In association with Irish Sailing
For the first time in sailing's Olympic history, a Mixed Two Person Offshore Keelboat event will be on the slate at the Paris 2024 Olympic Sailing Competition.
The Mixed Two Person Offshore Keelboat will join kiteboarding, windsurfing, multihulls, singlehanded and doublehanded dinghies and skiffs, promoting the diversity of the sport. This, in turn, will support World Sailing's desire to promote and grow universality in all disciplines and increase female participation with gender-equal medals and athletes.
Offshore sailing is the ultimate test of endurance, skill, discipline, navigation and critical decision making.
Embracing a major part of sailing in the Paris 2024 Olympic Games will enable new stars of the sport to come to the forefront.
Offshore sailing is a universal discipline that every World Sailing Member National Authority (MNA) can participate in.
Up to 20 nations will be on the start line at Paris 2024 and sailors from every continent will be represented. To qualify for the Olympic Games, continental qualification events will be held and competition for a spot will be hotly contested.
For qualification events, World Sailing will approve a list of one-design boats that are already regionally available and can be accessed as a charter boat. Boats will be equalised to ensure fair competition.
For Paris 2024, World Sailing's Council will select a list of different Equipment it considers to meet the key criteria by 31 December 2020 and then make a decision on the Equipment, selecting from the list, no later than 31 December 2023.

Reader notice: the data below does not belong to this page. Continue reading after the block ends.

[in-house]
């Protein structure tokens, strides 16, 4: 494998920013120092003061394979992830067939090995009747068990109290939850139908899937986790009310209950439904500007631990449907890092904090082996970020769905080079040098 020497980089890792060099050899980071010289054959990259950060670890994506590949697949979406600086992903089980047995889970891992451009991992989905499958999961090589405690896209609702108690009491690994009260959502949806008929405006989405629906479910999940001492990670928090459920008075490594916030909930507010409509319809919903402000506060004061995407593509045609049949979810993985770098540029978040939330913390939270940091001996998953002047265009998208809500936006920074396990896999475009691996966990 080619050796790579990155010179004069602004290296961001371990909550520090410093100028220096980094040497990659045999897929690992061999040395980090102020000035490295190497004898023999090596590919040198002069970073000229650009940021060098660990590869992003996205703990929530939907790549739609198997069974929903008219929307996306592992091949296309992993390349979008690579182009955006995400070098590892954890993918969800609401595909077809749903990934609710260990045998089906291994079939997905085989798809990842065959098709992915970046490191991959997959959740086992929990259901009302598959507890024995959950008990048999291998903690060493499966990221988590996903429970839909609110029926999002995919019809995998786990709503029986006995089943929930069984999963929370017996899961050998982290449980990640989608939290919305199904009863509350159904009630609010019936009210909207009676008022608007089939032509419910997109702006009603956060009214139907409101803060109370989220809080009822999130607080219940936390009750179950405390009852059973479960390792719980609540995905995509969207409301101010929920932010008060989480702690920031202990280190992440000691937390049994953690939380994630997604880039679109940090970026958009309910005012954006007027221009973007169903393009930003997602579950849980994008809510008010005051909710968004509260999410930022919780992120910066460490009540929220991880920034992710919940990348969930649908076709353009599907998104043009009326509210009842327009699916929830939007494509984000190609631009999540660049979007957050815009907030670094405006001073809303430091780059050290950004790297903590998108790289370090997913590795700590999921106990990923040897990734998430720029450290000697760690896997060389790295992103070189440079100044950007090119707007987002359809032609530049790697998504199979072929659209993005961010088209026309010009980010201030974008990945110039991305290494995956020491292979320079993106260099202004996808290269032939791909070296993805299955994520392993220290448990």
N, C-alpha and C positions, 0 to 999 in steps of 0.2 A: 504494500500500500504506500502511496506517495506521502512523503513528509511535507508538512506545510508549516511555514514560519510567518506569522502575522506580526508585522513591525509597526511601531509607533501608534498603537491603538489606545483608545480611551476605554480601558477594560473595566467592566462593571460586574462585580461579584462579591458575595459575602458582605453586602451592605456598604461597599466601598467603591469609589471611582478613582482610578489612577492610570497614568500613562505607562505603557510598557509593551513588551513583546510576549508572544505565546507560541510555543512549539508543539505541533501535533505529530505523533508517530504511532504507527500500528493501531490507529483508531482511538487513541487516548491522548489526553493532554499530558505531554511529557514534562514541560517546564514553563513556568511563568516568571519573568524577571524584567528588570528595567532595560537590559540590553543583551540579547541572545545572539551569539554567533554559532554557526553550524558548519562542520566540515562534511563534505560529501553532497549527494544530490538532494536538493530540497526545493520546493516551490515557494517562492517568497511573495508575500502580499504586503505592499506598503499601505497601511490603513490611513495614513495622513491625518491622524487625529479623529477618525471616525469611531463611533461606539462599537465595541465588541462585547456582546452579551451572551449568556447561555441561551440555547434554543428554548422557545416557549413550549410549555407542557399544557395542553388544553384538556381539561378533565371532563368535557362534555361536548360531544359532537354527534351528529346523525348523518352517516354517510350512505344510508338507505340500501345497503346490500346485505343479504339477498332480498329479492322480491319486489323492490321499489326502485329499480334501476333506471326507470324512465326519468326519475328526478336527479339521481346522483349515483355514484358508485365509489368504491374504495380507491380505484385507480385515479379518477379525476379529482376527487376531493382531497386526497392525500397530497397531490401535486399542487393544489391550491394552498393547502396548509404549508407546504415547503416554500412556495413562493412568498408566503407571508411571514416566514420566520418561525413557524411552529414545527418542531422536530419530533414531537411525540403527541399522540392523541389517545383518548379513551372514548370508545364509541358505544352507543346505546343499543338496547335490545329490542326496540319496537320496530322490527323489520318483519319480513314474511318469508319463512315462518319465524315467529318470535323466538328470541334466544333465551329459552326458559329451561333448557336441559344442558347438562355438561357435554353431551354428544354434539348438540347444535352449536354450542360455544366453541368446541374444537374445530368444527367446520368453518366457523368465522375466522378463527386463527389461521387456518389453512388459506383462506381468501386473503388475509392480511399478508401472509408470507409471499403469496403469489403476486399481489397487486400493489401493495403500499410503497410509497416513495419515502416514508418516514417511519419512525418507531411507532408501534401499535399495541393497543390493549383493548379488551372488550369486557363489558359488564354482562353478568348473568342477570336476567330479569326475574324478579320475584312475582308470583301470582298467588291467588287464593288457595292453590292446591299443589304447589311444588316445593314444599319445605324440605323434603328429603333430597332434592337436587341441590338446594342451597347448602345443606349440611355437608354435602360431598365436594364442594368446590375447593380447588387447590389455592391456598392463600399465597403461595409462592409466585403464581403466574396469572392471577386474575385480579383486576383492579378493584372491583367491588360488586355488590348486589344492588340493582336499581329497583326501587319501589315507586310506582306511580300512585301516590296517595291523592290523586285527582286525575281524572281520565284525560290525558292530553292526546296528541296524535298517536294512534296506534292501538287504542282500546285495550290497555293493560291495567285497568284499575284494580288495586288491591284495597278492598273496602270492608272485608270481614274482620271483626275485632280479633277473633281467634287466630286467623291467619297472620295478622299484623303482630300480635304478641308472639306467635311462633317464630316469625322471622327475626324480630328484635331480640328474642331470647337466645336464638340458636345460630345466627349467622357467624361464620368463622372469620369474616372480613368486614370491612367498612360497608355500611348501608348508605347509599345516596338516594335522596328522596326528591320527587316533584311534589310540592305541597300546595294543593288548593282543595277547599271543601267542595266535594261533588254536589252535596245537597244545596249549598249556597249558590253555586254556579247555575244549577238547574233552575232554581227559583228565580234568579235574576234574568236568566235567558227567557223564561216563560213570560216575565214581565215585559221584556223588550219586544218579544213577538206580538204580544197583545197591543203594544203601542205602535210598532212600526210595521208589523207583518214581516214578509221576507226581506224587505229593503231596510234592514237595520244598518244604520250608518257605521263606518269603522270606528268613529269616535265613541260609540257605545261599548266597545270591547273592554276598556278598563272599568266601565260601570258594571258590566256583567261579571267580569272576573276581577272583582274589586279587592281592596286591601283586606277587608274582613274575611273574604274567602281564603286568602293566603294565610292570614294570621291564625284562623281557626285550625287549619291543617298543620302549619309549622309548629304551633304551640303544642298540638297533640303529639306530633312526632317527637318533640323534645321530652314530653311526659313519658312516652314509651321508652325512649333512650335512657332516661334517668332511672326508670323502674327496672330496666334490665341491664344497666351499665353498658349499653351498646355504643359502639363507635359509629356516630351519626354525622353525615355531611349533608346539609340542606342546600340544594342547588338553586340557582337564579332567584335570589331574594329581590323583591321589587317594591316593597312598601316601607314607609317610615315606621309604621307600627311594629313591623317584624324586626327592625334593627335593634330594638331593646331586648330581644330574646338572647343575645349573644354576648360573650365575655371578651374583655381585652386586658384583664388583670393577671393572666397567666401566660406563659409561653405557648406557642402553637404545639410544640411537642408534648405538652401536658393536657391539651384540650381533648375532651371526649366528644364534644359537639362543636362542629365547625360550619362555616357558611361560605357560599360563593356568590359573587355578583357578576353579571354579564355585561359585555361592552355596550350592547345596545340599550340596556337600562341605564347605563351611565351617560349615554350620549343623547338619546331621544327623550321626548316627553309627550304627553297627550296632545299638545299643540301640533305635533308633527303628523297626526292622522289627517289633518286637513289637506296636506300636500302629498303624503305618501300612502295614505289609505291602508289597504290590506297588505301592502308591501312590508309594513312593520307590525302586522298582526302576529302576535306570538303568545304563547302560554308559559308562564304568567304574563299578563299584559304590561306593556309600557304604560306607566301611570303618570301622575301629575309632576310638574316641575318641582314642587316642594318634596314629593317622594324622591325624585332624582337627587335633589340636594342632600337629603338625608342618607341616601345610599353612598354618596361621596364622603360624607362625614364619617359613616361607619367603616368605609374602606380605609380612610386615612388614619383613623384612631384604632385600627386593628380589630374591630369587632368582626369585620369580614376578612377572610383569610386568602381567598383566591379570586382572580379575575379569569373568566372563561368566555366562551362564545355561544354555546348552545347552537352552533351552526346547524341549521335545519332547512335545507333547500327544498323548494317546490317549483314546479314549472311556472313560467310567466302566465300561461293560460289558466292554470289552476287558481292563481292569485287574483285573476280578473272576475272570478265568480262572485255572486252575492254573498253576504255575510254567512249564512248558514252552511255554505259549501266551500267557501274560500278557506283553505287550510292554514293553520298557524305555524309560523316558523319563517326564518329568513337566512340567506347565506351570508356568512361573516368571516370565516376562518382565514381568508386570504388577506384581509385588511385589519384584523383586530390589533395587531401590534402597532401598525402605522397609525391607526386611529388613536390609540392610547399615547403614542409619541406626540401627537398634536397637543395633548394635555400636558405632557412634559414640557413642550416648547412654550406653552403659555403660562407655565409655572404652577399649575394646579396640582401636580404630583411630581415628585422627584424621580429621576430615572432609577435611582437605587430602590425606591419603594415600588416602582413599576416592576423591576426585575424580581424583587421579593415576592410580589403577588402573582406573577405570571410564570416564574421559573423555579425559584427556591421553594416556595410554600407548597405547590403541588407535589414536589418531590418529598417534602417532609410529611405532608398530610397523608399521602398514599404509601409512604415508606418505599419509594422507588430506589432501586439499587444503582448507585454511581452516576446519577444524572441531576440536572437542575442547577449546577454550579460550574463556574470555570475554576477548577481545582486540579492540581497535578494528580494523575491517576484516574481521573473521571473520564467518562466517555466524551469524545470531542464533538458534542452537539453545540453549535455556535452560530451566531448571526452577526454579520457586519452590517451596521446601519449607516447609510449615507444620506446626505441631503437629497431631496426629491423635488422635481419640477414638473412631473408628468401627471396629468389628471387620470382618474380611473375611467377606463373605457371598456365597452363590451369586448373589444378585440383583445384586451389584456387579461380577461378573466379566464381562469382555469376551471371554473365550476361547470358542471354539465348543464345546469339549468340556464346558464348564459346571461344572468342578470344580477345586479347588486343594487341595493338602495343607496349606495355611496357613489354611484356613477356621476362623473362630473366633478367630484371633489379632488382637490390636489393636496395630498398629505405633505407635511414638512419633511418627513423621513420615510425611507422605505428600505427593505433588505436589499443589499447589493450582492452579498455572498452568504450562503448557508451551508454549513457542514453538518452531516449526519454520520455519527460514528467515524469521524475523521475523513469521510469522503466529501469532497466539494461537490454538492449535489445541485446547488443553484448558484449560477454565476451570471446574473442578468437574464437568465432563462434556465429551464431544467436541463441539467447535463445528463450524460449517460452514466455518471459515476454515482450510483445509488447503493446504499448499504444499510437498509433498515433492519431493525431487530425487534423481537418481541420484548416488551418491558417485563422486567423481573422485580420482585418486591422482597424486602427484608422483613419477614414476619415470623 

MNAs, Class Associations and Manufacturers have all been invited to propose Equipment for the list and a World Sailing Working Party will evaluate each proposal. A recommended list will be presented to Council for approval in November 2020.
This recommended Equipment list will ensure that event organisers, MNAs and the sailors have opportunities to train and compete in Equipment that is readily available and affordable within their continent and country. It will also ensure each MNA has a fair opportunity to prepare for qualification events and eventually, Paris 2024.
Starting and finishing in Marseille, the Mixed Offshore event is expected to last for either three days and two nights or four days and three nights off the French coastline and whoever crosses the finish line first will be declared Olympic champion.
The race course and length will be announced in the lead up to the start so the competition can take advantage of the latest weather forecast. Current options proposed include long and short courses heading towards the West and East of France.
The French Navy and Mediterranean forces have extensive experience of supporting major oceanic sailing races. They will provide safety and security at Paris 2024.